The first day of school was uneventful except for one class — Varsity Choir. The teacher was James Michael Morris, a 25-year-old Bradley University graduate who had recently received his master’s degree in music. Mr. Morris told the class about how when he arrived at Limestone in 1969, the ceiling of the music practice room had several hundred coins embedded in the plaster. The coins came from students who had competed with each other to see who could throw a coin at the high ceiling at the correct angle so that the coin would pierce the plaster and stick into the ceiling.
He said that when he began teaching at Limestone, the first thing he did was bring a long pipe into the room and while holding one end of the pipe, used the other end to dislodge each coin from the ceiling. He warned us that if any of us ever threw a coin at the ceiling, we would immediately be kicked out of class. He found that particular behavior to be highly disrespectful toward a teacher. He laid out several other rules and guidelines for us to follow. He emphasized that we were required to show him respect at all times.
When I got home from school that day, my mom asked me how my first day of classes went. I responded, “All the teachers seem to be okay except for the music teacher. He’s a jerk.”
Over the next four years, I developed a great deal of respect for Mr. Morris — not because he demanded that I respect him, but because he earned my respect and the respect of all my classmates.
Mr. Morris had many admirable qualities. He was a gifted musician who was keenly aware of his surroundings. He had a unique ability to create an environment that touched all the senses of hearing, sight, touch, smell, and taste. Nowhere was this more evident than the annual Christmas Madrigal Dinner that he organized and put on at Limestone High School for 28 consecutive years. Like Walt Disney, he had the ability to create and deliver an experience that was out of this world.
One of Mr. Morris’s greatest attributes was his strong set of values, which he held himself to and insisted that his students live up to. Rather than bully and beat us into submission, he got us to live up to his high standards by convincing us that we weren’t living up to our full potential. He was genuinely warm, friendly, and optimistic, qualities that he used to cajole and persuade us to buy into his vision and adopt his strong values.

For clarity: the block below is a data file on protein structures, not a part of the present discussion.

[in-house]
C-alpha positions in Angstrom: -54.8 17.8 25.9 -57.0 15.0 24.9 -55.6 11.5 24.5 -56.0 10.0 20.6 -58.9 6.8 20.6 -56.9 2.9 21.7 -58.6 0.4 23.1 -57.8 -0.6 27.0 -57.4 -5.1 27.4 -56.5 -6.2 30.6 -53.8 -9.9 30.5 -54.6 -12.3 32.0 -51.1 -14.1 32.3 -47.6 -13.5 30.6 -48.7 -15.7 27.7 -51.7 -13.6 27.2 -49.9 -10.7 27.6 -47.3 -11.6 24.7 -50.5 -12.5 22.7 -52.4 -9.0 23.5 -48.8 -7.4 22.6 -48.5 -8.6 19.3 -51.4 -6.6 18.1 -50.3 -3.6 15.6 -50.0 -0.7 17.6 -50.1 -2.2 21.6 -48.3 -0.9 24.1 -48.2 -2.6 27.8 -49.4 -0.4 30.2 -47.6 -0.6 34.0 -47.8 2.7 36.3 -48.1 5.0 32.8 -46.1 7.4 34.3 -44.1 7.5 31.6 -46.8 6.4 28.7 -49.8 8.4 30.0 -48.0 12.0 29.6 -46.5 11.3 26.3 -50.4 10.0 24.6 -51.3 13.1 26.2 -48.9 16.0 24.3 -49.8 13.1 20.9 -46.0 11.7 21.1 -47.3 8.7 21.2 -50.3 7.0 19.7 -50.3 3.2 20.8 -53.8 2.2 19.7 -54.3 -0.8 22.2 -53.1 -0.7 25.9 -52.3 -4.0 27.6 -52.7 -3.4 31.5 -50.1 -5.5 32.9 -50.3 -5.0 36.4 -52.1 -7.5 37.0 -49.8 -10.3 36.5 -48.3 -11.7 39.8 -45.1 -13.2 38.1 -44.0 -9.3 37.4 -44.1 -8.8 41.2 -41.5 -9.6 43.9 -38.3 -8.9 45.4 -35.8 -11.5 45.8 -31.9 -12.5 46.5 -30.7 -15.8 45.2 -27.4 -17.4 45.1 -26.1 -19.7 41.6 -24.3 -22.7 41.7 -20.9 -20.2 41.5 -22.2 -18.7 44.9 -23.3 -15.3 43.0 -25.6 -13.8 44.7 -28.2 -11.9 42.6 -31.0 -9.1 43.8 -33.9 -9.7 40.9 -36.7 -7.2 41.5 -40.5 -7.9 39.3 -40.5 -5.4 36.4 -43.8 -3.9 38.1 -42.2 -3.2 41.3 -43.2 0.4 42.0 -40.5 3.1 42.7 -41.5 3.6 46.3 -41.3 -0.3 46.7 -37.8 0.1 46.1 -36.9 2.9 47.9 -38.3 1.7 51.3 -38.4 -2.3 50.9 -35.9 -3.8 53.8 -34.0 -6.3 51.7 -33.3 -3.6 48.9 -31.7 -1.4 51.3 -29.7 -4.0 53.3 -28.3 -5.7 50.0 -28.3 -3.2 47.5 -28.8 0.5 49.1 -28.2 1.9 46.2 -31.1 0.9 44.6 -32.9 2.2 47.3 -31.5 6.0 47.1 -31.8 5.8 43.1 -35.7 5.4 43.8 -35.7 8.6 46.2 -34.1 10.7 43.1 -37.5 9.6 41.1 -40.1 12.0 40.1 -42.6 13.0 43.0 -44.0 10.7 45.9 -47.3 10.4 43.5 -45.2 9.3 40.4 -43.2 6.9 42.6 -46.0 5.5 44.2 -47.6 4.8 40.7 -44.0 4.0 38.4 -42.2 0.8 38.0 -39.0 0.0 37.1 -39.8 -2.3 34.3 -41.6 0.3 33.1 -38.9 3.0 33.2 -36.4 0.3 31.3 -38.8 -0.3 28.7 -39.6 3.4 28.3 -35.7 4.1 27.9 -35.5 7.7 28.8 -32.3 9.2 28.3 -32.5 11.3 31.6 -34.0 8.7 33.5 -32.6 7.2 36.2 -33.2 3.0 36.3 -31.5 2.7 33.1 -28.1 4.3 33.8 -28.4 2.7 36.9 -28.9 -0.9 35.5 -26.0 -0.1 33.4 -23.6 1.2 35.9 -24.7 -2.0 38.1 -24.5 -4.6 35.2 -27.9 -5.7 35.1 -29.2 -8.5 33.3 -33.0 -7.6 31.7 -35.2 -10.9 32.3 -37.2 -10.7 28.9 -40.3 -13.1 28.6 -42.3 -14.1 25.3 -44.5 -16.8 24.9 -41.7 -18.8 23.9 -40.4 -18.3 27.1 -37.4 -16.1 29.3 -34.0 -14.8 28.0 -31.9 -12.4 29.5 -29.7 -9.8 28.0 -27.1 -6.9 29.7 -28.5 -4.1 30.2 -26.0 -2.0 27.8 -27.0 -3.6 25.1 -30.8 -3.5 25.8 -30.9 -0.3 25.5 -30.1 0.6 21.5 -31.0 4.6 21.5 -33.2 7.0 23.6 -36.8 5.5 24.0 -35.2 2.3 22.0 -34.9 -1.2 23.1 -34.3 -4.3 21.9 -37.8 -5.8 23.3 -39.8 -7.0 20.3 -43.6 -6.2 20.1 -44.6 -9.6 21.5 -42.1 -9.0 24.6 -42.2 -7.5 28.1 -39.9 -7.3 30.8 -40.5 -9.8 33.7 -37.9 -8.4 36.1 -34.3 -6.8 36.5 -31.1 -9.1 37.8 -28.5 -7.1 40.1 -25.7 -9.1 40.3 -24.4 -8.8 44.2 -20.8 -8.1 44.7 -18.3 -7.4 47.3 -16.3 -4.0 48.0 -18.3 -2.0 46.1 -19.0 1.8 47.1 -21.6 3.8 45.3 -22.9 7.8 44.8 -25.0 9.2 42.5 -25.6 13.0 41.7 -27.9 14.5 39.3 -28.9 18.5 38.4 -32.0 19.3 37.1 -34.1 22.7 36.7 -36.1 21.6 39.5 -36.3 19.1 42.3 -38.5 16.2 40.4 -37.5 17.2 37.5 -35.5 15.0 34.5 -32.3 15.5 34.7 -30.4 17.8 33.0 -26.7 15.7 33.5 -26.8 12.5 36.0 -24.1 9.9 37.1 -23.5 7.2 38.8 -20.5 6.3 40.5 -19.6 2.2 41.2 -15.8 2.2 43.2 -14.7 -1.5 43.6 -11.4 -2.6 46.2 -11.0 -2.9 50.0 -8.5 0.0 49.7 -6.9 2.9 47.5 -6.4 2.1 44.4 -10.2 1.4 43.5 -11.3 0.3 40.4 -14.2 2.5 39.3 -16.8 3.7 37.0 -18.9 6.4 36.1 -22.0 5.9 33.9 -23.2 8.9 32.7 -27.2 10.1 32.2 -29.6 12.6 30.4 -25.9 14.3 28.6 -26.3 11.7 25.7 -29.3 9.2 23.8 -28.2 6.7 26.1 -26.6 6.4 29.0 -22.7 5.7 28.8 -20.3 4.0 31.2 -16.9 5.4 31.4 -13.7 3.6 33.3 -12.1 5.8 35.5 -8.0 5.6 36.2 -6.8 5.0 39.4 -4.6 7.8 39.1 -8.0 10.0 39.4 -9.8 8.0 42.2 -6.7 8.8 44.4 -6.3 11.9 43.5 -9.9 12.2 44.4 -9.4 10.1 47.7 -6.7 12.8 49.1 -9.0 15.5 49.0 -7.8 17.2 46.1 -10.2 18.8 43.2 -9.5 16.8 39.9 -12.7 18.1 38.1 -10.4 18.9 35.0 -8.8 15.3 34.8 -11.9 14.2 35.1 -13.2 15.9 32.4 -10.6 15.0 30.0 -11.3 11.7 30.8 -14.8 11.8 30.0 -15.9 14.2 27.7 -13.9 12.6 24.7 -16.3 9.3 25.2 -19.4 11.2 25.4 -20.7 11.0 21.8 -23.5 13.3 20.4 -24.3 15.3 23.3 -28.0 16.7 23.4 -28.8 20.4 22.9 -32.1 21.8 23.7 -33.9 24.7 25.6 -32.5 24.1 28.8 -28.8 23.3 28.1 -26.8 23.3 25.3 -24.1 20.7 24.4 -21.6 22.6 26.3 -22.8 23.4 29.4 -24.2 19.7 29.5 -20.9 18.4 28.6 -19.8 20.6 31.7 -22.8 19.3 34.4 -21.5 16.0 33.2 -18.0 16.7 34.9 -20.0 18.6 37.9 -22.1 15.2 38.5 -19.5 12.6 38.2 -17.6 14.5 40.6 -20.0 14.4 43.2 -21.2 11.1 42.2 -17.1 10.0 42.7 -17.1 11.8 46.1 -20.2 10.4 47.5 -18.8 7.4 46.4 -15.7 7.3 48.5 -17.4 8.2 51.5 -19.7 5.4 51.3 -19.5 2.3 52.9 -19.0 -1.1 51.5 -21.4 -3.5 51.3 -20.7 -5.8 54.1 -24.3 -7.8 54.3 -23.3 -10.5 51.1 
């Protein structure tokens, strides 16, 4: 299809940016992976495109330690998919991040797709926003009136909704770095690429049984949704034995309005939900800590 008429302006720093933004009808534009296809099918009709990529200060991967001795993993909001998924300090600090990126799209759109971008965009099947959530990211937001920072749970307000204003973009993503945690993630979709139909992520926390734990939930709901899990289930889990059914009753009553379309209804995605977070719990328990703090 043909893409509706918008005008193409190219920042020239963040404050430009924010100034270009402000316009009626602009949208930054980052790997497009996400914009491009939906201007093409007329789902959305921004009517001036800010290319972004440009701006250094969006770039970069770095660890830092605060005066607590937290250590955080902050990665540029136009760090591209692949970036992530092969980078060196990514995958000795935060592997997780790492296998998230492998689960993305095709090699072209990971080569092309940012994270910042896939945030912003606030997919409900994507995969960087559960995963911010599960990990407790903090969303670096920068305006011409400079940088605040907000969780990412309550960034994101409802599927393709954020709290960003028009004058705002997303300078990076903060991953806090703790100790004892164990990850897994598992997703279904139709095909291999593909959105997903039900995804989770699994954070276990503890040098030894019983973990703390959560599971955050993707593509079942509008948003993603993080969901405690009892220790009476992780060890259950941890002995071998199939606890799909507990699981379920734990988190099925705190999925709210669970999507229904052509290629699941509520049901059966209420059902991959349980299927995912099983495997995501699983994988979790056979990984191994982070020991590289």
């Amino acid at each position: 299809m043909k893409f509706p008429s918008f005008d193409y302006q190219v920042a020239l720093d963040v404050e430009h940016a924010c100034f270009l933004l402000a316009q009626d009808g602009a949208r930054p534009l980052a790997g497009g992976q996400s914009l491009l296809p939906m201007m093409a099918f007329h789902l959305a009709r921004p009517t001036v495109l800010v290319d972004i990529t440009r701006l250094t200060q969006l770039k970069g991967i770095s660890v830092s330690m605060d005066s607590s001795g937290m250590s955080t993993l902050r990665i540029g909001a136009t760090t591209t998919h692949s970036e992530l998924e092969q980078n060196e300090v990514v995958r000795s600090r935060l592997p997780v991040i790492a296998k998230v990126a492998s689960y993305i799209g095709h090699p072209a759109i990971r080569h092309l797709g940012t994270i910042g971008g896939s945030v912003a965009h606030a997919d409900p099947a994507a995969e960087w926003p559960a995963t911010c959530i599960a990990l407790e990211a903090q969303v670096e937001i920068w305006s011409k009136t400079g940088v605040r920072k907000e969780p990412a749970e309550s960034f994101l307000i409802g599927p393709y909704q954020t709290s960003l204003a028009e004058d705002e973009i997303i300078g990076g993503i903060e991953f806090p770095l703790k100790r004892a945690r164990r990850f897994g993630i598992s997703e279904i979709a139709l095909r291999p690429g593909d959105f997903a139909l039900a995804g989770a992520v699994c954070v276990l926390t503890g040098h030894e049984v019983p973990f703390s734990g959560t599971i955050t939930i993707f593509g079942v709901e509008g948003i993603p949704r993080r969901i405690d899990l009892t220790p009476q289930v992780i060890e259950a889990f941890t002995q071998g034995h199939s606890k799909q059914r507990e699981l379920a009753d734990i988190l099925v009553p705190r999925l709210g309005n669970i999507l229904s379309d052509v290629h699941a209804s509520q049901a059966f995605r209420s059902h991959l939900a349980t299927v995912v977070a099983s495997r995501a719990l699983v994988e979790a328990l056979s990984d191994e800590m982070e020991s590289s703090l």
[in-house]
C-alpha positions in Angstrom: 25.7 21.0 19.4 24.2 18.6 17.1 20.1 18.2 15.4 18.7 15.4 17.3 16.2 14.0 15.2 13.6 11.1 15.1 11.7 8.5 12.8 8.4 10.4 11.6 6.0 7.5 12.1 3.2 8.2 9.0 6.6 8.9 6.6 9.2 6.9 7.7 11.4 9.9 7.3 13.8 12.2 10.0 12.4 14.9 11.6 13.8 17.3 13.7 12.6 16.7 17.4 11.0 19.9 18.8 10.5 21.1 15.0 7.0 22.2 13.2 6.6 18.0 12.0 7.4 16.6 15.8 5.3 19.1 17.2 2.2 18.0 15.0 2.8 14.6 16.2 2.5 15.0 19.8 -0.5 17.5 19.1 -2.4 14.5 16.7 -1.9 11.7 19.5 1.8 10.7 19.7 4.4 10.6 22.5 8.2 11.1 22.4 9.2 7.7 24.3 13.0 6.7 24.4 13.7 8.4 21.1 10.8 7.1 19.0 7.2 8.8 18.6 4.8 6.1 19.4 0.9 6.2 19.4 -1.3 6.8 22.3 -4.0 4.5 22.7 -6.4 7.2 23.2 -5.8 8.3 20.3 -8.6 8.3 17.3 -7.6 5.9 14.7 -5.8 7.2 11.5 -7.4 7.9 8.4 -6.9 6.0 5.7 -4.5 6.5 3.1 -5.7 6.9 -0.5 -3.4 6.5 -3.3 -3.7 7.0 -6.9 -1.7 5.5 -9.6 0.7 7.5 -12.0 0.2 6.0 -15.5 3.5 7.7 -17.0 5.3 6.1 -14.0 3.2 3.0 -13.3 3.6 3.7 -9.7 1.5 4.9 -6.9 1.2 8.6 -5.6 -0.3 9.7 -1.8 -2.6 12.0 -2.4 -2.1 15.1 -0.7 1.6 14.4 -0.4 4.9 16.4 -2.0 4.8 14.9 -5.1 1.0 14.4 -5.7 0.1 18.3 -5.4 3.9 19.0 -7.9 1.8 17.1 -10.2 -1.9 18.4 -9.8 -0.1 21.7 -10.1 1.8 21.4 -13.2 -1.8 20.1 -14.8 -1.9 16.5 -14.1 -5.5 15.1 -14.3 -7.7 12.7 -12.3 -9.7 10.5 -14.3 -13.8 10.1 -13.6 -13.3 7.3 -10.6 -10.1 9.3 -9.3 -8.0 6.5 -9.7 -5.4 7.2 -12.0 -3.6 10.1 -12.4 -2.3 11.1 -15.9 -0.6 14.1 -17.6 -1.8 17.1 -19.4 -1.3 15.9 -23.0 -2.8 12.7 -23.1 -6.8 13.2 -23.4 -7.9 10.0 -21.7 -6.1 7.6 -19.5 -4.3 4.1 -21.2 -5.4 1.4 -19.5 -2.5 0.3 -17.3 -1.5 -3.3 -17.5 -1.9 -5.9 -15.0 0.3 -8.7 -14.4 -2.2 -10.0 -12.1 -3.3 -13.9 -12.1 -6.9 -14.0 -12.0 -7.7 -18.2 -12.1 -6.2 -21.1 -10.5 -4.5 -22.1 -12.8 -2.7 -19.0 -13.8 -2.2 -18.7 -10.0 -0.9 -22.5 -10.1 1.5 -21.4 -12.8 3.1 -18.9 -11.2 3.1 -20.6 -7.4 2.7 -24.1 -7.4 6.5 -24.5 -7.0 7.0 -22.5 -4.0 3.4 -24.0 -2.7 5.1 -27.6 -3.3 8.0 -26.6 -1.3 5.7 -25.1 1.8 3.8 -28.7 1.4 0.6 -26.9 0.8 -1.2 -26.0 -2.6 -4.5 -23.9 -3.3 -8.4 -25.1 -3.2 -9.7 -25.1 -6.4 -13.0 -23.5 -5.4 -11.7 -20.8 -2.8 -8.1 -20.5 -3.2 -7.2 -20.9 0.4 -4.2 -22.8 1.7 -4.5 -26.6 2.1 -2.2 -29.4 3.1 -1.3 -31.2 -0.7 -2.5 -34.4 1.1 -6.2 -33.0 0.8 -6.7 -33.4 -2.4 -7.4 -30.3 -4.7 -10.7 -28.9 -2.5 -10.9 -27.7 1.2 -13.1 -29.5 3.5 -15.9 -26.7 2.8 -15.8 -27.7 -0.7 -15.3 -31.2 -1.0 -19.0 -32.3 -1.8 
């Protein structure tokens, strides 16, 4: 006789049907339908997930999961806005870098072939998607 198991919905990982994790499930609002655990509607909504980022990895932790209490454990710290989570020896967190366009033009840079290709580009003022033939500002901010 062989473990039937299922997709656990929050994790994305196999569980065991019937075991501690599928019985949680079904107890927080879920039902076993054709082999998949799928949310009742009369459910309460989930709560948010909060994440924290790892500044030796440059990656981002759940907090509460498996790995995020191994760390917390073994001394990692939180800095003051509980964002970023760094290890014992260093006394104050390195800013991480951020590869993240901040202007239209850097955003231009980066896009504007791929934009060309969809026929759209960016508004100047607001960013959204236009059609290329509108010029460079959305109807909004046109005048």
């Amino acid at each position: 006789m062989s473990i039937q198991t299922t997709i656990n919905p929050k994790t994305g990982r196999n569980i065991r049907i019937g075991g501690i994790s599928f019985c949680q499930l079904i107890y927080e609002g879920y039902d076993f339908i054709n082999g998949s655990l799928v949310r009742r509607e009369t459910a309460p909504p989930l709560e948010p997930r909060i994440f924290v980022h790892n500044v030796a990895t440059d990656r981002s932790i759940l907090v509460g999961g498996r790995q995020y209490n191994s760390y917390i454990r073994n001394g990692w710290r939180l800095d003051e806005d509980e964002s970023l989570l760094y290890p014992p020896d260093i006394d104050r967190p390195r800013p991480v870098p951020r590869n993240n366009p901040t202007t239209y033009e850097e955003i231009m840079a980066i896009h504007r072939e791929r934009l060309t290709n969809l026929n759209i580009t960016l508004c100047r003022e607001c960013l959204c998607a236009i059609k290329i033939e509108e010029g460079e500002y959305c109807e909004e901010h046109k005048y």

The most frustrating thing about Mr. Morris was that it was difficult to really get to know him on a personal level. It was hard to get him to talk about himself. It seemed as though he was always more interested in contributing to the well-being and happiness of others than he was in revealing details about himself. He would often use humor to change the subject and avoid talking about something that was too personal. To outsiders, he appeared to be light-hearted and carefree, but in reality, he was an action-oriented person who took life very seriously.
There’s a stanza in a song that was released in 1993 by Mariah Carey that reminds me of what Mr. Morris did for me during the four years that he was my teacher. The title of the song is “Hero.” Here’s the stanza: “And then a hero comes along; with the strength to carry on. And you cast your fears aside; and you know you can survive. So when you feel like hope is gone; look inside you and be strong. And you’ll finally see the truth; that a hero lies in you.”
A “hero” is defined as “a person who is admired or idealized for courage, outstanding achievements, or noble qualities.” To me, Mr. Morris was a hero who came into my life at the precise time that I needed him. He made learning fun. He built up my confidence. He helped me set aside certain fears I had concerning school and the classroom. He encouraged me to dig deep inside myself for strength. He made me feel as though I could be a hero.
On March 28, 2016, at the age of 71, James Michael Morris died from complications associated with lung cancer. His larger-than-life personality and values will remain with me forever. May he rest in peace.